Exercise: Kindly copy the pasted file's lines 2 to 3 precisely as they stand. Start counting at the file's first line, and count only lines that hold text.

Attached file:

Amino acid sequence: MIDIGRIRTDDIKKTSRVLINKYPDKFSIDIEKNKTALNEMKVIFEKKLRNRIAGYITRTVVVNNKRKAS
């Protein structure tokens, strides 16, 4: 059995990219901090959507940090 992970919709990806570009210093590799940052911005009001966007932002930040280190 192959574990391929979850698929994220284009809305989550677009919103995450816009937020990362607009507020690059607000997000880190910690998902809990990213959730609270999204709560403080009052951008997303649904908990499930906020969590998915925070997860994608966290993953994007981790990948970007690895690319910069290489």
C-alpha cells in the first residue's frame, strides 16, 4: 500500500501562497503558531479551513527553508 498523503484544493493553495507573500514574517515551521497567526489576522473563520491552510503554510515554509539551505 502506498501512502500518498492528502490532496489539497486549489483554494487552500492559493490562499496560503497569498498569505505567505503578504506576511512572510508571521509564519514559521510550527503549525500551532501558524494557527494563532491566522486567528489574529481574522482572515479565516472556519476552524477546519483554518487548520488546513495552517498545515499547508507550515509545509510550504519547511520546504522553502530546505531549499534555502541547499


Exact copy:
């Protein structure tokens, strides 16, 4: 059995990219901090959507940090 992970919709990806570009210093590799940052911005009001966007932002930040280190 192959574990391929979850698929994220284009809305989550677009919103995450816009937020990362607009507020690059607000997000880190910690998902809990990213959730609270999204709560403080009052951008997303649904908990499930906020969590998915925070997860994608966290993953994007981790990948970007690895690319910069290489």
C-alpha cells in the first residue's frame, strides 16, 4: 500500500501562497503558531479551513527553508 498523503484544493493553495507573500514574517515551521497567526489576522473563520491552510503554510515554509539551505 502506498501512502500518498492528502490532496489539497486549489483554494487552500492559493490562499496560503497569498498569505505567505503578504506576511512572510508571521509564519514559521510550527503549525500551532501558524494557527494563532491566522486567528489574529481574522482572515479565516472556519476552524477546519483554518487548520488546513495552517498545515499547508507550515509545509510550504519547511520546504522553502530546505531549499534555502541547499